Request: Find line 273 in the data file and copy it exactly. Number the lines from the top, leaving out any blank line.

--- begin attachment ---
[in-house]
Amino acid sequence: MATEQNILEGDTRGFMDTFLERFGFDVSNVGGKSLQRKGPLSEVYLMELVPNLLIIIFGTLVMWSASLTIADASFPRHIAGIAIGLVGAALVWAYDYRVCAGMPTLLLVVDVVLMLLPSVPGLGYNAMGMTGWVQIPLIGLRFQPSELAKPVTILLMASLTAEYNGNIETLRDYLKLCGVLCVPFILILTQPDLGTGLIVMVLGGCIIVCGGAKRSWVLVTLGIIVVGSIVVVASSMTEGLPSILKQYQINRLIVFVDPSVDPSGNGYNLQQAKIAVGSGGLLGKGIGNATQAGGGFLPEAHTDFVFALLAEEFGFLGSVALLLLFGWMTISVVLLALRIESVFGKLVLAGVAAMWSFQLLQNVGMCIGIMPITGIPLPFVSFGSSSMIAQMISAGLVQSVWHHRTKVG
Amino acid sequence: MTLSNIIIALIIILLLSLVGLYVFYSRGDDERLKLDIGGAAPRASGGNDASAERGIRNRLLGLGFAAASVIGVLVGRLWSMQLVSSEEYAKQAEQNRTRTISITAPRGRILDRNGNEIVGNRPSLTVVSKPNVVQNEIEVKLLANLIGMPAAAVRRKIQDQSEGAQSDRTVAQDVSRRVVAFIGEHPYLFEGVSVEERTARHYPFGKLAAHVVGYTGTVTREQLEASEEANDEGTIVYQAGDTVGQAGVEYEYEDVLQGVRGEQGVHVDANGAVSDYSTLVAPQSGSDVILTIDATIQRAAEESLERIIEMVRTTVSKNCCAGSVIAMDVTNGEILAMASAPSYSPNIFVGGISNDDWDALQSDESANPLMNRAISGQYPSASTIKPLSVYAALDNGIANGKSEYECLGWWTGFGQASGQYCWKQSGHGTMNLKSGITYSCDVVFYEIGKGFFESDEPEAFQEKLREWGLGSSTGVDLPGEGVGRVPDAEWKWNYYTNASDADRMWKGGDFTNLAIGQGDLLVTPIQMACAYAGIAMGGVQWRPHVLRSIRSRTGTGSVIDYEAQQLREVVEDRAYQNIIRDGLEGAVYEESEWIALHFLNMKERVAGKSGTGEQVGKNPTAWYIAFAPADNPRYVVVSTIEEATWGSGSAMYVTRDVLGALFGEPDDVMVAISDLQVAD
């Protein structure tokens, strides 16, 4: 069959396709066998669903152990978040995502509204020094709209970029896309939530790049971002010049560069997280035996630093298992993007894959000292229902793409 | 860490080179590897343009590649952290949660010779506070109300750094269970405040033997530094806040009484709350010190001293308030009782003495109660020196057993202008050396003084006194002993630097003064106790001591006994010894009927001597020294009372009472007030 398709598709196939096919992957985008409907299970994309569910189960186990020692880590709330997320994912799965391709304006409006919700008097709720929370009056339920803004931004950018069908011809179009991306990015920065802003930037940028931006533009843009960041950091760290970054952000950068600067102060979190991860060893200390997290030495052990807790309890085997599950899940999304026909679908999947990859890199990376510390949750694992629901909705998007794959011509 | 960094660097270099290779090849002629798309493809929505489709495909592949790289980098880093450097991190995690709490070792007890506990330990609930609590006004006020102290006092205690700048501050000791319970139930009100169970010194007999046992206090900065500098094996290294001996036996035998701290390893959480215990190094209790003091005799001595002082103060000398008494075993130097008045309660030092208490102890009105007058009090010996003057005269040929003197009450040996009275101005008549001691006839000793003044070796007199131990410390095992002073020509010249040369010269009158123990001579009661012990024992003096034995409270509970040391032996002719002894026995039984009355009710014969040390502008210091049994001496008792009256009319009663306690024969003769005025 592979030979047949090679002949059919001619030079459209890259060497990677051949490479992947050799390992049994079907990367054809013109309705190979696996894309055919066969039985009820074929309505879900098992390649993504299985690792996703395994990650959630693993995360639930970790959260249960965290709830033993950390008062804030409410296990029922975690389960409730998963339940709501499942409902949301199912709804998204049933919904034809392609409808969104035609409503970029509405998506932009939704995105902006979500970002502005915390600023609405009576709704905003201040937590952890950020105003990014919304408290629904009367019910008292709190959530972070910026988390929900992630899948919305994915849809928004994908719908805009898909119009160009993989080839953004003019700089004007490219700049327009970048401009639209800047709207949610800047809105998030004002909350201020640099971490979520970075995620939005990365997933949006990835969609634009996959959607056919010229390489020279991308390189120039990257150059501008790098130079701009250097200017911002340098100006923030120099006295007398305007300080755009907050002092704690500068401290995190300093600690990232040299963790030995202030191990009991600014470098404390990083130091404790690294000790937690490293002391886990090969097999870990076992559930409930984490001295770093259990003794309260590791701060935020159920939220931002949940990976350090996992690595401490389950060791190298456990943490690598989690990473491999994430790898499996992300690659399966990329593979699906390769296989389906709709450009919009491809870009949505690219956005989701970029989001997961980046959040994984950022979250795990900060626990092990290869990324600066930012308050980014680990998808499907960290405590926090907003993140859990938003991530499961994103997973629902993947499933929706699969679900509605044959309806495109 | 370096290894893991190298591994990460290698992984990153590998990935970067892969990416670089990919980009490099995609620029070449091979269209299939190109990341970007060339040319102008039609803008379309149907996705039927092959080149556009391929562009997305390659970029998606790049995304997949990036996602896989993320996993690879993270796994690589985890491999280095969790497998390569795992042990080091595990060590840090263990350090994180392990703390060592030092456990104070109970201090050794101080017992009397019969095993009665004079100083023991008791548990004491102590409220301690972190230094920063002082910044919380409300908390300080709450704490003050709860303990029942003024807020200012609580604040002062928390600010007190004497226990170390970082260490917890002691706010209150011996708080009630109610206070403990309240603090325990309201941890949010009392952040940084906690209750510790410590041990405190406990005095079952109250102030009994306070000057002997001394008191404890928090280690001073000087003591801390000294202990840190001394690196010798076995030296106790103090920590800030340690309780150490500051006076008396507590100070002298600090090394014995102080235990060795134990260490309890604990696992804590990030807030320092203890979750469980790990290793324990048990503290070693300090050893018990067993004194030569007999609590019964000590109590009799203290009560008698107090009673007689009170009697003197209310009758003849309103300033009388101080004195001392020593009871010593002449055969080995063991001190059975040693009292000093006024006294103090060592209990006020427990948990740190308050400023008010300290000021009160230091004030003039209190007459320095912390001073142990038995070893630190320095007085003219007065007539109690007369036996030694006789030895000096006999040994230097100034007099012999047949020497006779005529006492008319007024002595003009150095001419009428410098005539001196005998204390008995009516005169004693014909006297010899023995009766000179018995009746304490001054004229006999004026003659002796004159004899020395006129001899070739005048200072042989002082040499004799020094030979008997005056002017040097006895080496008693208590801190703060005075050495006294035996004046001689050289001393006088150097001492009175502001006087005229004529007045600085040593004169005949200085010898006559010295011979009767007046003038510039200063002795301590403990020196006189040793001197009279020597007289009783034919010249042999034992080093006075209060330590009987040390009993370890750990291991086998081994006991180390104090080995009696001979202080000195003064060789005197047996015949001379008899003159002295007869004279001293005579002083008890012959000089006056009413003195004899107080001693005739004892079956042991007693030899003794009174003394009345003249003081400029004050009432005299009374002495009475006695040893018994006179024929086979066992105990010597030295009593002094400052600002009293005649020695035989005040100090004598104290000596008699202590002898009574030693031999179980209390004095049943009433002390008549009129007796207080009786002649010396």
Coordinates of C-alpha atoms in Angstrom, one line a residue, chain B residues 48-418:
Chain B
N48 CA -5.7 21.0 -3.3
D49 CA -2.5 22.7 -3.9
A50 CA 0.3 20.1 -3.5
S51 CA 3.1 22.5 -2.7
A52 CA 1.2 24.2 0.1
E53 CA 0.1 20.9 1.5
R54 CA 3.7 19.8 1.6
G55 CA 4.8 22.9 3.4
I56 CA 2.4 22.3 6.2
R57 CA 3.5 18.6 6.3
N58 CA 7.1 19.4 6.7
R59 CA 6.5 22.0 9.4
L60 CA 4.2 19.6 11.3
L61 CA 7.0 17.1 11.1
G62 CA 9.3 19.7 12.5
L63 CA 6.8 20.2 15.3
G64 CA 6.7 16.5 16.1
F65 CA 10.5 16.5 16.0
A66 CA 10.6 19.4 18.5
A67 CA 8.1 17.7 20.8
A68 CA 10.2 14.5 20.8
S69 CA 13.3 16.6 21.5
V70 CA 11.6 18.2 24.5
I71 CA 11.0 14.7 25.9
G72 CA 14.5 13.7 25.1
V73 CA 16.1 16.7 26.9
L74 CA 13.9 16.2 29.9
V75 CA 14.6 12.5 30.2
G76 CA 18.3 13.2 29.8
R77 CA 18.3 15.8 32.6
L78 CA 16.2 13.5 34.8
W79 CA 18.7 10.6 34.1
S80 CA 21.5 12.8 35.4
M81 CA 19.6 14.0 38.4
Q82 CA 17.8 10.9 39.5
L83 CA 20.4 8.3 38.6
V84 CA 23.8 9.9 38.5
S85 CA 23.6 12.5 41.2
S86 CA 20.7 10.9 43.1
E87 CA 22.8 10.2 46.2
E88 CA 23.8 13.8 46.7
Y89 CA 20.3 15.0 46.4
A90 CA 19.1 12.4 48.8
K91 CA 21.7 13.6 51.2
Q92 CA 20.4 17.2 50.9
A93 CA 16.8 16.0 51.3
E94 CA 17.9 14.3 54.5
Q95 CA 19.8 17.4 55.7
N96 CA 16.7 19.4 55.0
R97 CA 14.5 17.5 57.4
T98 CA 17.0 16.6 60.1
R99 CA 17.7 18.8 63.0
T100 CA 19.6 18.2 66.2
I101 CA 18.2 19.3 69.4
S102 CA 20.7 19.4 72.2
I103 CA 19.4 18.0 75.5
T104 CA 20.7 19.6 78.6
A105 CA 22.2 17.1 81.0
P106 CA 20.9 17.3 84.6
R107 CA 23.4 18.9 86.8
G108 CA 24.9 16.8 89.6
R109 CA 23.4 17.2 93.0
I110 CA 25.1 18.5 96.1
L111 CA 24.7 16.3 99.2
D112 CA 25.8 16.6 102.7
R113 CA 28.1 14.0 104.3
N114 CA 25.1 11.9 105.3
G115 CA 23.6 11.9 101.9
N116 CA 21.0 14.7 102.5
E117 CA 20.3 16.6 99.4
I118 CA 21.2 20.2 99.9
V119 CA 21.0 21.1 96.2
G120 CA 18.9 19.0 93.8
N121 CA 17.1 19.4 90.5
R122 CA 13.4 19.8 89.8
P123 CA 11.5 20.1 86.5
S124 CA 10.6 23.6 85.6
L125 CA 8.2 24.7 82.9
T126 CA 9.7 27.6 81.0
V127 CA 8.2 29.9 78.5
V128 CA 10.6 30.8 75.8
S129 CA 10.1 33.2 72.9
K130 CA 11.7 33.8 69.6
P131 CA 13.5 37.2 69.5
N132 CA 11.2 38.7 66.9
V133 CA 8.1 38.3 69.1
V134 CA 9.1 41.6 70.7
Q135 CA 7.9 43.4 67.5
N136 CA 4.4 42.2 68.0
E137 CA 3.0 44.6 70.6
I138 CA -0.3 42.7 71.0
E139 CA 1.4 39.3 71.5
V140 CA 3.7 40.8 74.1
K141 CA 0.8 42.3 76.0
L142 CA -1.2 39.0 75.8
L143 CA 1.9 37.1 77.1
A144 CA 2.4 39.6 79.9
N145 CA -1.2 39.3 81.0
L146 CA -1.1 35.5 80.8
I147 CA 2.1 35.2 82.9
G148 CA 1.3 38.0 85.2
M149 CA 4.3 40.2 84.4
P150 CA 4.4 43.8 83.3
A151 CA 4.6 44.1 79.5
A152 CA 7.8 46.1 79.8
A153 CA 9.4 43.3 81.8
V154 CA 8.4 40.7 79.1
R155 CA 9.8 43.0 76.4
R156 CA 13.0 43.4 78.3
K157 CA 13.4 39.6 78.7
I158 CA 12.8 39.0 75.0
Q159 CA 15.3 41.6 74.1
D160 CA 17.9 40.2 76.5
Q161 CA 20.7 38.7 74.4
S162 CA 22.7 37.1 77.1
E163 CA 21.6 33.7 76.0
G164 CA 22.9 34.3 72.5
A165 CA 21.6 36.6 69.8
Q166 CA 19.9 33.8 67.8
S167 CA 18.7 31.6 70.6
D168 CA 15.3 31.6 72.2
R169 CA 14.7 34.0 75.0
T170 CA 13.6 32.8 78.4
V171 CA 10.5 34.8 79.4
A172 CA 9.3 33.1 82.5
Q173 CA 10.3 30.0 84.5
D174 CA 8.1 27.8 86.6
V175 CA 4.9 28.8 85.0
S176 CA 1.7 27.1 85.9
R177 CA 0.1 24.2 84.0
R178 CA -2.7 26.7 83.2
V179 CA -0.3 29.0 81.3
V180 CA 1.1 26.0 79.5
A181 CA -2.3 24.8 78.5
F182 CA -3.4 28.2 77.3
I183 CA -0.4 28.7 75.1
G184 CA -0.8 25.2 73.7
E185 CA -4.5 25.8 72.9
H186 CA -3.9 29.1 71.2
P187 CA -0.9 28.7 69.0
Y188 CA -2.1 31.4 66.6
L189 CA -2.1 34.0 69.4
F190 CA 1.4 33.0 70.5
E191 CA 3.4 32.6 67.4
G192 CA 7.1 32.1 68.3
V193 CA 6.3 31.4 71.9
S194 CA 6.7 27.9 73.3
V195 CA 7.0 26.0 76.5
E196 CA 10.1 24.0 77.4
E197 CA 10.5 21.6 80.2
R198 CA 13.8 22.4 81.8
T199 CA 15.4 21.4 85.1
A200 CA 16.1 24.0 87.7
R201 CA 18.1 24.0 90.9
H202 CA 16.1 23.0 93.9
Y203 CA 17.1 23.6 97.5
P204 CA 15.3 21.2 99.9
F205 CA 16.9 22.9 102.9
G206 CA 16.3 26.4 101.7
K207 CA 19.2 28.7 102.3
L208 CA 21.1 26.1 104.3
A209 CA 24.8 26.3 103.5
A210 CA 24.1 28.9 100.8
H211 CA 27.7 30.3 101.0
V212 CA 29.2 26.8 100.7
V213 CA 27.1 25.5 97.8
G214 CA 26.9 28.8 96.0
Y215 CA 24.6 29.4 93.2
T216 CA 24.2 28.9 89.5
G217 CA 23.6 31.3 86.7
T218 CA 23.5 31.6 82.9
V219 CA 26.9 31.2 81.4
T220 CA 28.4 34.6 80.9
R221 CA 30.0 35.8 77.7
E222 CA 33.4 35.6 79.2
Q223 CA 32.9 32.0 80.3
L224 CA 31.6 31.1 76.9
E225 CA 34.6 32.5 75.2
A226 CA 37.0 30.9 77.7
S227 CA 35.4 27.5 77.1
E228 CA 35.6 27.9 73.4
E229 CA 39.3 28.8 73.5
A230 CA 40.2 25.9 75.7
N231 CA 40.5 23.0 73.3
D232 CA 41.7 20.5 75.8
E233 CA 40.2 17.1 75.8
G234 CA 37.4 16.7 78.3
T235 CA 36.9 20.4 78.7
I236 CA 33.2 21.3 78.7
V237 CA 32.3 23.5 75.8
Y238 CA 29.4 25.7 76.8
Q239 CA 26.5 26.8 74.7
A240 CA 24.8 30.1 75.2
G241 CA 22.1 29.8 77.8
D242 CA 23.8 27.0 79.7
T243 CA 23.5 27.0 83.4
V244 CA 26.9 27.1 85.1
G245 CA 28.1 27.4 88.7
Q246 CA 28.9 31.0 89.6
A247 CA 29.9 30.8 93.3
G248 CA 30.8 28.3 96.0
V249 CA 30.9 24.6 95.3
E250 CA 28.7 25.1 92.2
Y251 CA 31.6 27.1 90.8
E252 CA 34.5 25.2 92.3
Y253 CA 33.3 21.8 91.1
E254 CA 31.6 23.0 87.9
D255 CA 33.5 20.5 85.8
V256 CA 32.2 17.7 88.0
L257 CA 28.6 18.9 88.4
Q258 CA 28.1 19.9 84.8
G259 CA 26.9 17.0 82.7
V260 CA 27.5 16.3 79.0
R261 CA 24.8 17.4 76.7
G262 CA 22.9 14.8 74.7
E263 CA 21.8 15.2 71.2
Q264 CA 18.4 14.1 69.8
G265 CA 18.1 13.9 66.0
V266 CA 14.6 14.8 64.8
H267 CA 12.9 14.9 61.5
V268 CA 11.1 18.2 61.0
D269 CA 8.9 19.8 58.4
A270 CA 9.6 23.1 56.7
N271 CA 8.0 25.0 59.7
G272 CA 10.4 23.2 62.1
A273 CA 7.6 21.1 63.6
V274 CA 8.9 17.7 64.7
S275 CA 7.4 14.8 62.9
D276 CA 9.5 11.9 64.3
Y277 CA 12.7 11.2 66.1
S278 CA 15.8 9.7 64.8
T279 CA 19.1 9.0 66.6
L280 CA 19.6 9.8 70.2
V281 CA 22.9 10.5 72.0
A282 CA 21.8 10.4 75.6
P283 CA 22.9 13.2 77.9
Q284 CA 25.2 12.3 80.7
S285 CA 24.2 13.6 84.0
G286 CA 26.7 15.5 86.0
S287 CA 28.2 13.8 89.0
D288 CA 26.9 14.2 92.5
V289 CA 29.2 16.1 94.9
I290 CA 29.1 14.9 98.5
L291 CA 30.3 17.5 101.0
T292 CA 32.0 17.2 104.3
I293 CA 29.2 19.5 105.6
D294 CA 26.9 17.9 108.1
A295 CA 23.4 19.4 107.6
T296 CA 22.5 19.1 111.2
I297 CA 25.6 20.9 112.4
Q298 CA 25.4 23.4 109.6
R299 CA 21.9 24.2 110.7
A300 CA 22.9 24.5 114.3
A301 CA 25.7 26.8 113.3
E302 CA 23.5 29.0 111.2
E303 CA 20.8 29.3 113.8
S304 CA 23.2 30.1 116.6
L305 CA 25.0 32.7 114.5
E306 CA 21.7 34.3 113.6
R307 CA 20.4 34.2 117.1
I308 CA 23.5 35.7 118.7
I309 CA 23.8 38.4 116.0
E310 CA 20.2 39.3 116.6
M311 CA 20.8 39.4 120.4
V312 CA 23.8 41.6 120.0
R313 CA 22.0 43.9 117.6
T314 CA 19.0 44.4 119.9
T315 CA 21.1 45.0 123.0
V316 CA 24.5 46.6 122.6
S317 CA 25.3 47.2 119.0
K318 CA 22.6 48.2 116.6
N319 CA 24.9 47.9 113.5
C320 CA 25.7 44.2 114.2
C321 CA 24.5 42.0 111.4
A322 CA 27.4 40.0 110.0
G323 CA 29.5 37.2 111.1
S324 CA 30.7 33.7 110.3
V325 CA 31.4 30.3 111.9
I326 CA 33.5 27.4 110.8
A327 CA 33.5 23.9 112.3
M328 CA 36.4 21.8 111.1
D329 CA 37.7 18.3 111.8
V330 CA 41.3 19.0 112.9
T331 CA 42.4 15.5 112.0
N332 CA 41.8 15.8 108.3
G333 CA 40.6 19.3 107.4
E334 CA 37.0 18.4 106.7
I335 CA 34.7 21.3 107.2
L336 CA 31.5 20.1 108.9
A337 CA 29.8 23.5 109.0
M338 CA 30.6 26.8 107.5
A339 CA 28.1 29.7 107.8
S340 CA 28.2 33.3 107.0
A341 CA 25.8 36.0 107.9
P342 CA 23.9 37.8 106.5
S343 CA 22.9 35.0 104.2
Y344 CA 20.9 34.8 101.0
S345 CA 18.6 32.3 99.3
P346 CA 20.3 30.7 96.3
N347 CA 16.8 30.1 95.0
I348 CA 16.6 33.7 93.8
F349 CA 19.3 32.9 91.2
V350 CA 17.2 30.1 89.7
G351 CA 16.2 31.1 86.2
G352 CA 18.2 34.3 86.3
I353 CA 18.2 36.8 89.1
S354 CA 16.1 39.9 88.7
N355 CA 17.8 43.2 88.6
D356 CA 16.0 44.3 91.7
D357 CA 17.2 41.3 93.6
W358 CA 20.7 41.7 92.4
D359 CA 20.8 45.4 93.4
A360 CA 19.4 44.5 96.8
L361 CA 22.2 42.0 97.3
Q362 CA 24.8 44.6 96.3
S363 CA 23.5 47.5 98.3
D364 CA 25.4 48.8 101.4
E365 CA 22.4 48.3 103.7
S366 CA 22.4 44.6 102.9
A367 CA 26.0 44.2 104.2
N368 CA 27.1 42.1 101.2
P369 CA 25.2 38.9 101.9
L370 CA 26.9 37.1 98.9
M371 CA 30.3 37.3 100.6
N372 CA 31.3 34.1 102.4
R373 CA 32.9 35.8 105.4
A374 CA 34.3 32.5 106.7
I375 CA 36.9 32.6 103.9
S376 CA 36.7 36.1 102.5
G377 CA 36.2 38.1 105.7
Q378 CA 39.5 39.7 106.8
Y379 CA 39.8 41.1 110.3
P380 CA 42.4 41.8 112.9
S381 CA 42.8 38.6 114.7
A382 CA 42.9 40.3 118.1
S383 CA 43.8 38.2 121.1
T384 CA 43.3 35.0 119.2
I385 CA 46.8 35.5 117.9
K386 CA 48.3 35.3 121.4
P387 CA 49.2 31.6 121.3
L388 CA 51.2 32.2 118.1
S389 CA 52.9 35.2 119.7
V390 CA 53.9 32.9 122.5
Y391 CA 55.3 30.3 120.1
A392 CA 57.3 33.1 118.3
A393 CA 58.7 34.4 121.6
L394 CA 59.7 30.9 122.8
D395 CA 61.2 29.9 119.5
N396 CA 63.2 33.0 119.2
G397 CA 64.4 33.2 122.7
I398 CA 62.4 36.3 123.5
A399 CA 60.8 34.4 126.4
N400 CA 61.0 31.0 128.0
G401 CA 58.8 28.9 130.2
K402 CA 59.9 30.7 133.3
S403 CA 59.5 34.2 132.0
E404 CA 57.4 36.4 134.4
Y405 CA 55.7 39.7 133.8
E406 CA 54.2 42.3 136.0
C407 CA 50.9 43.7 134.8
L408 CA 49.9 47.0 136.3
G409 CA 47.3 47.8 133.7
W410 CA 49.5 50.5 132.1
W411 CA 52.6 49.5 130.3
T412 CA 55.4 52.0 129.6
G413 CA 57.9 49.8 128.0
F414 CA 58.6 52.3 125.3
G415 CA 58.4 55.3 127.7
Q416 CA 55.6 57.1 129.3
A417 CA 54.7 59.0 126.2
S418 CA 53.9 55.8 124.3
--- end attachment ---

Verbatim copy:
T314 CA 19.0 44.4 119.9